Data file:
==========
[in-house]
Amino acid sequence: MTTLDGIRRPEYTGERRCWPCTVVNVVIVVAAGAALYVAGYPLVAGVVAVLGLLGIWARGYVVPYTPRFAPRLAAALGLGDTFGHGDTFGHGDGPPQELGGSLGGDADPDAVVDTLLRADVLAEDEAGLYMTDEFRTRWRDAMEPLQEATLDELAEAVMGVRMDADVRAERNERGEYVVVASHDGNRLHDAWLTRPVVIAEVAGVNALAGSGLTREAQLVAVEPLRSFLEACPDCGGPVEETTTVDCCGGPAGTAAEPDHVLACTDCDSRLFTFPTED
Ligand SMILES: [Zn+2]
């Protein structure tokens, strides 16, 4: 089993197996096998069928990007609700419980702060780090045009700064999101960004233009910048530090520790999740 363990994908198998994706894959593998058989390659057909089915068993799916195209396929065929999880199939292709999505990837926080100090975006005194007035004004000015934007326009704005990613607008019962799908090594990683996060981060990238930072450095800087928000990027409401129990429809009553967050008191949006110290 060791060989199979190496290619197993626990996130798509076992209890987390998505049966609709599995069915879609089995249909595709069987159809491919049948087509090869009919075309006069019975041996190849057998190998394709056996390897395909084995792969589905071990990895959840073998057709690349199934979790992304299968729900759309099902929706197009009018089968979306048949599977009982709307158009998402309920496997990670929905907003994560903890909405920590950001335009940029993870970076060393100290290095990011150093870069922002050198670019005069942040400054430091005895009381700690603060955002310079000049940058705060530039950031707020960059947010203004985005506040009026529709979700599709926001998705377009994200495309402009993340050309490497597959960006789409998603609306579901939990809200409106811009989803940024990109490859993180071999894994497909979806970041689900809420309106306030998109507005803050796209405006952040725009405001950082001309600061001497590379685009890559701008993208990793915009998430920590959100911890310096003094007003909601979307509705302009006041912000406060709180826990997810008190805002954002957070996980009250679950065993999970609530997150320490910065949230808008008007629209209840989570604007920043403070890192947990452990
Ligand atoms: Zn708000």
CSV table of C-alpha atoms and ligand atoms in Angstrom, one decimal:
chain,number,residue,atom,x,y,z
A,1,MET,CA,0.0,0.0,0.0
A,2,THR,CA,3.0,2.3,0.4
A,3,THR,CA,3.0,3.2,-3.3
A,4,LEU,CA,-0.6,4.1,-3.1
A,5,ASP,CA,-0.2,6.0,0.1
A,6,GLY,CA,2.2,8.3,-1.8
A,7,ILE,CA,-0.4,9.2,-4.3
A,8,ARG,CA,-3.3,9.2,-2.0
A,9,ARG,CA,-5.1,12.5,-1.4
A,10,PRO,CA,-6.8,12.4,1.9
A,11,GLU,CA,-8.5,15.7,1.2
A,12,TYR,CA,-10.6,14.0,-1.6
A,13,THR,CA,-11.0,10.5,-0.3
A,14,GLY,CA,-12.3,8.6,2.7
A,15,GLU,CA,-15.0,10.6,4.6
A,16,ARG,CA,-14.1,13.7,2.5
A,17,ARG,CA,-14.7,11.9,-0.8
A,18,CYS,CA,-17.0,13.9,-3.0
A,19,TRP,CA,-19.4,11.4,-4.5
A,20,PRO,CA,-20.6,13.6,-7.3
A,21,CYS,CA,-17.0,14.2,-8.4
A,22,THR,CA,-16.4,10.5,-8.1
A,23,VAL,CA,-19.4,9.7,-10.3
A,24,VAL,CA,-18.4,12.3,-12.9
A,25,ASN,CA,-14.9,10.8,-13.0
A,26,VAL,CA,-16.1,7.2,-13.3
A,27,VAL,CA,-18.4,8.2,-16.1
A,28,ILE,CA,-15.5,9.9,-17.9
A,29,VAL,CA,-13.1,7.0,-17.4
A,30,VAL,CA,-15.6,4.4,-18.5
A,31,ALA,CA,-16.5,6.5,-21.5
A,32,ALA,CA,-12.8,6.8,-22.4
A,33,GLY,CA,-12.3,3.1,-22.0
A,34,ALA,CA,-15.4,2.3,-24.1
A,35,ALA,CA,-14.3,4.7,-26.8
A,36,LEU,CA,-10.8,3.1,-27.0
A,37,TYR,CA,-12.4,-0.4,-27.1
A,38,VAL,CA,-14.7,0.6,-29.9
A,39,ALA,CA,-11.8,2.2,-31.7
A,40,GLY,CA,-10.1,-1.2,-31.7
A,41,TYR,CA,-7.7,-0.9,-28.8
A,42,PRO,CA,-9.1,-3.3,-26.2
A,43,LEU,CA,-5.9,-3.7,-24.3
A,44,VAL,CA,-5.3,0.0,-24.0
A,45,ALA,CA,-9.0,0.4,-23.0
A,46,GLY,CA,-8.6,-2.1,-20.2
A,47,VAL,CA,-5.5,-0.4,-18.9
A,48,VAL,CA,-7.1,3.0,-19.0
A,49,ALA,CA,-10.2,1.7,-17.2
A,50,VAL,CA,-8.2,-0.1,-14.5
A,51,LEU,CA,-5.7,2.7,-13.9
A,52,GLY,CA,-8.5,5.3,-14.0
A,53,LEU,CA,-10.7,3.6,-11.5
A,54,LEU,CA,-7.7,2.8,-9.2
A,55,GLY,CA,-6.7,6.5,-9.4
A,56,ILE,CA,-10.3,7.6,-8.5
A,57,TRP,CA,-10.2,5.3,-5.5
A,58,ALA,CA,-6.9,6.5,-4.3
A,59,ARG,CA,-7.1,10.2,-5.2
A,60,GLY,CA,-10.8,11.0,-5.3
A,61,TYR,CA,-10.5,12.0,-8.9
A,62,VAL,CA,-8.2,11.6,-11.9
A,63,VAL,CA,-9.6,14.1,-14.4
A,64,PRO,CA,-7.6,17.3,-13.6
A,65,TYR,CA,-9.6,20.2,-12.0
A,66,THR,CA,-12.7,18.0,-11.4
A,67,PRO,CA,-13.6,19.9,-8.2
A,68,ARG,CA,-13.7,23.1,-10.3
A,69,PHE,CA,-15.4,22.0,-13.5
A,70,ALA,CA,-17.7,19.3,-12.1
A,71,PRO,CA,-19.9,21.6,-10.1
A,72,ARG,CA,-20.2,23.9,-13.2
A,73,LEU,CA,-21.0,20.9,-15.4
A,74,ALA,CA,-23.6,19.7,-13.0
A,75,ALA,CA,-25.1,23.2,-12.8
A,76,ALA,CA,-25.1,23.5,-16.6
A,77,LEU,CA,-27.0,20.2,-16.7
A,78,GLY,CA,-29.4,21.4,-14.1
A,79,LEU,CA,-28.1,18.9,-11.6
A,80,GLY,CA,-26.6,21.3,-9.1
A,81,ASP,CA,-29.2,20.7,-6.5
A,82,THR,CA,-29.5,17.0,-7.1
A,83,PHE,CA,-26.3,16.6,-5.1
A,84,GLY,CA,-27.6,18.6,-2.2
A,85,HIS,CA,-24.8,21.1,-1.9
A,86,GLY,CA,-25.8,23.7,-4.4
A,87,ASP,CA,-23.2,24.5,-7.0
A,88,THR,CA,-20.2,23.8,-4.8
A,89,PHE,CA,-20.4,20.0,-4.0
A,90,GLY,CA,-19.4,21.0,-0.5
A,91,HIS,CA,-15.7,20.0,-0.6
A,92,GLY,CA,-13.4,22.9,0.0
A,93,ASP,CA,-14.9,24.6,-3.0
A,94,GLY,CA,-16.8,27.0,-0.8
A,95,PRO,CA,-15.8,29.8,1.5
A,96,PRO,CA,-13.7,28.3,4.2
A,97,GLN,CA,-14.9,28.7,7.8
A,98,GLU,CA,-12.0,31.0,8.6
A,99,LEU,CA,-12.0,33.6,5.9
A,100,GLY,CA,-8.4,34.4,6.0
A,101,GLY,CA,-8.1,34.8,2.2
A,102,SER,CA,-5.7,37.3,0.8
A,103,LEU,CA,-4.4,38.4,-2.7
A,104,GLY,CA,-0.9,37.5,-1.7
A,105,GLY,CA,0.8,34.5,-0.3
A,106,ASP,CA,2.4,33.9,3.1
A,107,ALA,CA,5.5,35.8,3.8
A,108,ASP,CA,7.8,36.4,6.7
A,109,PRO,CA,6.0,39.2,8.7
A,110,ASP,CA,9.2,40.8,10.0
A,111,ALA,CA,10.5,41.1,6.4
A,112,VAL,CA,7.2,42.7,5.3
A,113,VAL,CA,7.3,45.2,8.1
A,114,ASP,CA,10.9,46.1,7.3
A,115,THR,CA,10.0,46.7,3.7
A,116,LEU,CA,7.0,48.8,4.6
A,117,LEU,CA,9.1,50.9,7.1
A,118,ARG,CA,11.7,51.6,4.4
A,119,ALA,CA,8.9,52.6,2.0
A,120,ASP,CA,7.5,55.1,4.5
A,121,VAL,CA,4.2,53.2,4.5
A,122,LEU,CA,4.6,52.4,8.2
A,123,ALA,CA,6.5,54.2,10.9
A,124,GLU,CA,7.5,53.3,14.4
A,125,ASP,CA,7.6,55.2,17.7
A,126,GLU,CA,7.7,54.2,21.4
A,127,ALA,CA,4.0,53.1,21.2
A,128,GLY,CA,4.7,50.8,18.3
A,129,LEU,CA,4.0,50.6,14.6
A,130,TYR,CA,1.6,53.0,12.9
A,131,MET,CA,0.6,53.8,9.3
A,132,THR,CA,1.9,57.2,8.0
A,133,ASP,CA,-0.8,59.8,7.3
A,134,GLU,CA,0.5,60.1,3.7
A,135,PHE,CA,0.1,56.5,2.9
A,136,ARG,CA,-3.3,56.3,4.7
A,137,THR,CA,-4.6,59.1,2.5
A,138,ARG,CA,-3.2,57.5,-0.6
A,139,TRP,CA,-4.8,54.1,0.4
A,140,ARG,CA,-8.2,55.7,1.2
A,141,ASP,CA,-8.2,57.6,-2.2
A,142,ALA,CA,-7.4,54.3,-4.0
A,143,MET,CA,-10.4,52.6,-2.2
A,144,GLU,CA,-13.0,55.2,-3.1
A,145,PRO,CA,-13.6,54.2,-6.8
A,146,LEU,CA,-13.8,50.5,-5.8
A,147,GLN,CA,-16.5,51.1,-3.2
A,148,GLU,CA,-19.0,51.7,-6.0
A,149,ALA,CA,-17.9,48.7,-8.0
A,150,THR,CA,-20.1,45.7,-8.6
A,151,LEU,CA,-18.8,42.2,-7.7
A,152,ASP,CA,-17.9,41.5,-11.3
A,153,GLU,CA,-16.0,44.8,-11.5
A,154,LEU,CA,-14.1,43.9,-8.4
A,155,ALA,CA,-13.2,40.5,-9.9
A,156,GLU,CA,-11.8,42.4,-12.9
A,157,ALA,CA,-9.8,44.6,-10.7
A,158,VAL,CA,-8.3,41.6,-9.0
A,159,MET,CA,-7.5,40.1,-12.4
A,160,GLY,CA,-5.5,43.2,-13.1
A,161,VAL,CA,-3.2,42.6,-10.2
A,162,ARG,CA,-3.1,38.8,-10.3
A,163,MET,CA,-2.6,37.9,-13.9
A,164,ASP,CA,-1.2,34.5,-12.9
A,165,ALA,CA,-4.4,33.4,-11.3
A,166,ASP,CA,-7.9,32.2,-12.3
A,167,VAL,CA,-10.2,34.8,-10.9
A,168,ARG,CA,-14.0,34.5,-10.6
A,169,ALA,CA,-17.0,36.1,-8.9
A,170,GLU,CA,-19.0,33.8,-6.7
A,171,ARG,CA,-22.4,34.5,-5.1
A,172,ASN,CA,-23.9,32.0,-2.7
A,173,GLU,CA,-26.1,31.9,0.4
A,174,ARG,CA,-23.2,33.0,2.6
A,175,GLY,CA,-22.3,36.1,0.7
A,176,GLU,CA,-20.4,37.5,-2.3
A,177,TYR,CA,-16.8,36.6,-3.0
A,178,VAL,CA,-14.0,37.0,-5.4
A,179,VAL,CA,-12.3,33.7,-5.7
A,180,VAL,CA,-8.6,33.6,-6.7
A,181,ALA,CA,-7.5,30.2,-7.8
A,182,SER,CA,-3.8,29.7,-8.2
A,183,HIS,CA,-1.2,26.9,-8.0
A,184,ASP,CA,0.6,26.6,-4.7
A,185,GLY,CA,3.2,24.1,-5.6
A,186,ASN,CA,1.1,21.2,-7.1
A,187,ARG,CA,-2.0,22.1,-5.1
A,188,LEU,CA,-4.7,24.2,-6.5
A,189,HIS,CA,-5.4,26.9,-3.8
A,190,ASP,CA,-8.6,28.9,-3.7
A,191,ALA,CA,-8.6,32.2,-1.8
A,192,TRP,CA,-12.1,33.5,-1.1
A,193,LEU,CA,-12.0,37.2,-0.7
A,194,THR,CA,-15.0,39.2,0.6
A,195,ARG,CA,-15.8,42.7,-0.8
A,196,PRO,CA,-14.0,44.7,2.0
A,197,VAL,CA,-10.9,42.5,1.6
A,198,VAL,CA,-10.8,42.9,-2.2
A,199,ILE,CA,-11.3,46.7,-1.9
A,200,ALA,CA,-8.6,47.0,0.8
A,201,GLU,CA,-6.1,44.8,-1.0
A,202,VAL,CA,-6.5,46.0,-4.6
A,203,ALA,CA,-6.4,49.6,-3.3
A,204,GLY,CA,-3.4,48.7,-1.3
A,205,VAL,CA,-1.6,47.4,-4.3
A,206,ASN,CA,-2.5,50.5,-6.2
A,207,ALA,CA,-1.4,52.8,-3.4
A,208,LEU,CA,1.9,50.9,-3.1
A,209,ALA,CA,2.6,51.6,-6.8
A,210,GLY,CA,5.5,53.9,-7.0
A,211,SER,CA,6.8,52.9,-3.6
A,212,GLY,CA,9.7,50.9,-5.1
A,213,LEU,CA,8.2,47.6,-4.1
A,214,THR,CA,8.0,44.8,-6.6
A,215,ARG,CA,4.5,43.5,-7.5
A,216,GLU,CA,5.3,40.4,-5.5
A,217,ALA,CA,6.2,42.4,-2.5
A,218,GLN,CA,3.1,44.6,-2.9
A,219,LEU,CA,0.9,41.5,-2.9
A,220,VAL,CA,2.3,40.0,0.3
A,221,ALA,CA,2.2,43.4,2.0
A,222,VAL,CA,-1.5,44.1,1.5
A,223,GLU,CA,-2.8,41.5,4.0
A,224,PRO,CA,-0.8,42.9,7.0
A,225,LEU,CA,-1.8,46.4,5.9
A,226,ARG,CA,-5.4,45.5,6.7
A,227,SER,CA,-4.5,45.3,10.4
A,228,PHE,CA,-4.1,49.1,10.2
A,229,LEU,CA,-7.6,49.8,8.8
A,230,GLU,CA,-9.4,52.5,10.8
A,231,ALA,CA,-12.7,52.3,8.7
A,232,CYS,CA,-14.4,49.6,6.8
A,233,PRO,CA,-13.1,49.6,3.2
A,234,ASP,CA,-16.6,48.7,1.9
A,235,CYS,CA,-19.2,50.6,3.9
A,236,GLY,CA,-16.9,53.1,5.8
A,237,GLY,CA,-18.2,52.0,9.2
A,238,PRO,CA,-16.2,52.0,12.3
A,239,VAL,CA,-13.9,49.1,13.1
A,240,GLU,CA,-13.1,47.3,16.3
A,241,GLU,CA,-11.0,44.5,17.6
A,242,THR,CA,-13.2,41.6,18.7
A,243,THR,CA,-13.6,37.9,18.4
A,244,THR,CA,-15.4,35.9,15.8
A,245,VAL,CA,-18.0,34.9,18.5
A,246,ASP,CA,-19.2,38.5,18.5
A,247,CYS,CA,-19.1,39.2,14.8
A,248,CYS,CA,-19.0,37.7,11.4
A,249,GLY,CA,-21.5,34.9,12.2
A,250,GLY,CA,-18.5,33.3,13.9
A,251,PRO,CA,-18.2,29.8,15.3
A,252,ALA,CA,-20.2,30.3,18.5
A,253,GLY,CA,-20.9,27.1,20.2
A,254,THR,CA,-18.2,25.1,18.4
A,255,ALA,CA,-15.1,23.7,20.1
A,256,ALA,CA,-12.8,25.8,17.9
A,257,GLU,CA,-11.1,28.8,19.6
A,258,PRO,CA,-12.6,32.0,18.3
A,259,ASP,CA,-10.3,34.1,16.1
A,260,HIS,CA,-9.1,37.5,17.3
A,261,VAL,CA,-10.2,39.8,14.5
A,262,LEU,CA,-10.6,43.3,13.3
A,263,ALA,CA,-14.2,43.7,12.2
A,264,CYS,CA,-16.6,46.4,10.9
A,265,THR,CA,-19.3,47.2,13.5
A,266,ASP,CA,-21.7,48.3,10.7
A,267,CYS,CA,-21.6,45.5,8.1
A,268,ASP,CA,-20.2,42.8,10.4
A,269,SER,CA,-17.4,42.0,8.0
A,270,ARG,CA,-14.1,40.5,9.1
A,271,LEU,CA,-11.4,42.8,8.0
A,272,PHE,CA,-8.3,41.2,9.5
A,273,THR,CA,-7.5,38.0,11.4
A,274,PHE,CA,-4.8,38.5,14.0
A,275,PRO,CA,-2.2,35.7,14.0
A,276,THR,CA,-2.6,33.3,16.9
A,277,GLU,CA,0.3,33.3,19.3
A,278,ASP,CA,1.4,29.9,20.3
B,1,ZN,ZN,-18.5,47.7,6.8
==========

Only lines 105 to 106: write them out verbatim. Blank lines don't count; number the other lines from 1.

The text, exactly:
A,98,GLU,CA,-12.0,31.0,8.6
A,99,LEU,CA,-12.0,33.6,5.9